A tall pottery kero in shades of red, orange, white, brown, gray and rust, the thin-walled cylindrical form with rounded base, decorated in two registers; the lower featuring a portrait head with curved eyebrows, diamond-shaped eyes, cheek decoration, the upper lip of the mouth with what appears to be a thin moustache. The upper register boldly painted with a mythical being or demon, on a clean, white background, the face with a feline forehead ornament, white staring eyes and protruding tongue, the serpent body wraps around the vessel and is elaborately decorated.
The Nazca people of Peru's southern coast produced quantities of ceramic vessels in a variety of shapes. The surfaces of these vessels are usually very smooth and shiny, and—unlike contemporary wares from the north coast—they are painted in as many as thirteen colors, including white, red, brown, gray, yellow, orange, and pink. The vibrant tones were achieved by applying slips colored with mineral-based pigments, outlined in black, to the hardened, smooth surface before firing. Although finely decorated Nazca vessels were made in specialized workshops, recent discoveries in small habitation sites show that the use of painted plates and open bowls was not limited to people living in monumental sites. These vessels were widely distributed among the population and used in households of any socioeconomic status. Plates and bowls were probably obtained during feasts, which gave opportunities to elites to enhance their own status by displaying and distributing prestigious crafts among the population.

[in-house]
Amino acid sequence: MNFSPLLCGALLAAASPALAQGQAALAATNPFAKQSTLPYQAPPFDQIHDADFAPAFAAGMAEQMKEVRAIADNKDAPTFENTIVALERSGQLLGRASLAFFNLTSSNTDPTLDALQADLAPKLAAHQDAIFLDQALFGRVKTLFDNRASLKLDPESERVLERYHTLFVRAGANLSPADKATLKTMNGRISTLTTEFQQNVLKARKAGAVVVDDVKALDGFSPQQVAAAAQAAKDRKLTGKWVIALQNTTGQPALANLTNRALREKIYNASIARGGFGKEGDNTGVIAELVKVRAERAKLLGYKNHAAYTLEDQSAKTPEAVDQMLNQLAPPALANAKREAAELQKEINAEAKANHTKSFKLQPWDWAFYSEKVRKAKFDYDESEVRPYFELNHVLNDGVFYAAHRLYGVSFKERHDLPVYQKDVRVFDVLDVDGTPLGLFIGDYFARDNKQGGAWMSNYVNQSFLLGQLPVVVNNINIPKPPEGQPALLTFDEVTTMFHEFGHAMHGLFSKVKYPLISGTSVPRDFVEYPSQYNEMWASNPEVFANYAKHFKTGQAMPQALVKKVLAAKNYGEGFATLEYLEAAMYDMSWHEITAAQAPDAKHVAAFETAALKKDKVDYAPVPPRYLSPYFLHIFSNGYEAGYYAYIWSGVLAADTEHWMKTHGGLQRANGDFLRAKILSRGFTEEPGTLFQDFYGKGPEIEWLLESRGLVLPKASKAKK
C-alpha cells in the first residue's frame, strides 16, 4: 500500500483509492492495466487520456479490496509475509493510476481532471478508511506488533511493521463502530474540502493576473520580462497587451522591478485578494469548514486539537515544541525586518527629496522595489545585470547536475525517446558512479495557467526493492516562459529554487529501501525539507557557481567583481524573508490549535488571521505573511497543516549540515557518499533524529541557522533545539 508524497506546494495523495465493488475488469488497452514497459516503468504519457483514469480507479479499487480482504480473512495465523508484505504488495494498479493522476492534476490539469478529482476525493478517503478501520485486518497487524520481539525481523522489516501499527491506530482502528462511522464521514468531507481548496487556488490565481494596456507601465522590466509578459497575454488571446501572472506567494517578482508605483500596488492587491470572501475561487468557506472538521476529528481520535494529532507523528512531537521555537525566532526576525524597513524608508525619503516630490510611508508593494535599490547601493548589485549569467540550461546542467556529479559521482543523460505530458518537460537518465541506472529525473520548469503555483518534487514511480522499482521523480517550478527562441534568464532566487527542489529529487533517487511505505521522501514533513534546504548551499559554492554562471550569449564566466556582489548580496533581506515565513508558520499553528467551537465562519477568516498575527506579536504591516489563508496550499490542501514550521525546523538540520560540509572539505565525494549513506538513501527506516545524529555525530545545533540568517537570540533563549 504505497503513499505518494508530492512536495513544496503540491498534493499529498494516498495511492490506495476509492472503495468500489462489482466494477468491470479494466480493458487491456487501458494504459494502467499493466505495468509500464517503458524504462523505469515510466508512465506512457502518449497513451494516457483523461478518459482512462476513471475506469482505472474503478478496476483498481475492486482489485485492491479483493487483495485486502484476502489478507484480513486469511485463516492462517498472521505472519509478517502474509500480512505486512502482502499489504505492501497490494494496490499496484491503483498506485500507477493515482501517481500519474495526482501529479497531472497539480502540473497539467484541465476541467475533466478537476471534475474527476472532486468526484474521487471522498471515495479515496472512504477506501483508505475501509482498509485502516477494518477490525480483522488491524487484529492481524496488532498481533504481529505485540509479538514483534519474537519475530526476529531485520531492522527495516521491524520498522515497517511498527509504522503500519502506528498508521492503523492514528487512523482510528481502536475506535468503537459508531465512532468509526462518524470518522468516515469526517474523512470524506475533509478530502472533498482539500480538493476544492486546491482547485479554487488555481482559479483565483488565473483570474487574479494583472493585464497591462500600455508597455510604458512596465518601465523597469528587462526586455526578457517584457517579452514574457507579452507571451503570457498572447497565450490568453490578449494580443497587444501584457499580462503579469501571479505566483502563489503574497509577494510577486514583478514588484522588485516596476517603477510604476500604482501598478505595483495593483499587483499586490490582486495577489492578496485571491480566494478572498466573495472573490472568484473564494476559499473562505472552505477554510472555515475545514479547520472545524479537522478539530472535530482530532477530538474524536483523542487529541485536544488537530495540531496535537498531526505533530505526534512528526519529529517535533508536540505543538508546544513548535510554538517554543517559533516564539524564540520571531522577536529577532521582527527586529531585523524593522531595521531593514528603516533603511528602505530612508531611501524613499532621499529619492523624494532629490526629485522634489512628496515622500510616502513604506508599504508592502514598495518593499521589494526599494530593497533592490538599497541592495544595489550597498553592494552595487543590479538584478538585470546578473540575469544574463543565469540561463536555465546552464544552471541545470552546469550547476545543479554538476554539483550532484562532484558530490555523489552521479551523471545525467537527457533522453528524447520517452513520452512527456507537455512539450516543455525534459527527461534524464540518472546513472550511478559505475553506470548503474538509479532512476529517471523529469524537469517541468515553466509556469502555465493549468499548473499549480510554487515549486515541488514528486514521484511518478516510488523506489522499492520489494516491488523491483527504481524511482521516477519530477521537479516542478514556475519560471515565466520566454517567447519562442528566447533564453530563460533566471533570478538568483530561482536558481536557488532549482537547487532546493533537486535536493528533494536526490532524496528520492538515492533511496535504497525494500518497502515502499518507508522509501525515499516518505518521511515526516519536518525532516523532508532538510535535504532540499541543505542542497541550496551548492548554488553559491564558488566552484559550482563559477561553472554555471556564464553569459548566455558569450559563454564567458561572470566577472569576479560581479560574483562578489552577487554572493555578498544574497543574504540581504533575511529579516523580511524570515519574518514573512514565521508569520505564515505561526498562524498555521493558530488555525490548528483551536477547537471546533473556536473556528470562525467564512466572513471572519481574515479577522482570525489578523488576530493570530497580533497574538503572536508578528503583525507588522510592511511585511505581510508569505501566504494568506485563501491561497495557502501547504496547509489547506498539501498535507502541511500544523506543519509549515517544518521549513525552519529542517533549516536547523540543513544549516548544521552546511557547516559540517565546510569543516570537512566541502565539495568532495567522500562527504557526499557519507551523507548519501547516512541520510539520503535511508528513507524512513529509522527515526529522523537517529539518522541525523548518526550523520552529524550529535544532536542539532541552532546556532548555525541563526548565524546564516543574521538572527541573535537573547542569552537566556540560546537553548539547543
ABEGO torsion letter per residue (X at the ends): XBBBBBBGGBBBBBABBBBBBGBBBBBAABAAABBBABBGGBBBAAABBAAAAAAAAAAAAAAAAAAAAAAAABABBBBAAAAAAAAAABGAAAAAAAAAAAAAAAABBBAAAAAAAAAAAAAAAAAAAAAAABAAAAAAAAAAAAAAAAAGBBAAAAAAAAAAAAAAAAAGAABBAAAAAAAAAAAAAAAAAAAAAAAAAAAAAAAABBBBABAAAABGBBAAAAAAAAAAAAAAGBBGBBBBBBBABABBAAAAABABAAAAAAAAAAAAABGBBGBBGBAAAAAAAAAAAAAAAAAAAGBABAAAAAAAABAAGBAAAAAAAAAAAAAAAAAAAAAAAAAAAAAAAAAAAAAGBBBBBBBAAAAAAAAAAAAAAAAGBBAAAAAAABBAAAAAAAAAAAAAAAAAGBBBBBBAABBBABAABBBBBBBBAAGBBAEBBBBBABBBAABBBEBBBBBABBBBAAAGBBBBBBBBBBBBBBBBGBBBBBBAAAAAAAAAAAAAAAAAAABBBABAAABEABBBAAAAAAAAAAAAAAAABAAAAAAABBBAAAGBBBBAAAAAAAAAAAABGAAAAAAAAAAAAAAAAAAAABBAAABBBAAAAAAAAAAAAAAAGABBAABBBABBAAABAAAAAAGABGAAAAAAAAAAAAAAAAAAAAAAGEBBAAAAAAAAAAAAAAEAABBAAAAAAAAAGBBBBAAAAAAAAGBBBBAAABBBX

For related examples see: Schreiber, Katharina, and Josué Lancho Rojas: The Puquios of Nasca. Latin American Antiquity (1995), 6(3):229-254. and
Proulx, Donald A. The Nasca Style, in Pre-Columbian Sculptured and Painted Ceramics from the Arthur M. Sackler Collections. Katz, Lois, ed. Pp. 87-106.
Dimensions: Height: 14.28 cm ( 5 5/8 inches), Diameter: 35.56 cm (14 inches around the perimeter)
Condition: Complete, reassembled from approximately twelve large pieces with professional overpainting that does not impact the design.
Provenance: Private Californian collection, acquired from the trade in the late 1950's/early 1960's and then by descent. Such masked figures are common in Nazca art, where they are generally identified as mythical beings or demons, or they may depict real masked individuals involved in ritual headhunting.
elaborately decorated elaborately decorated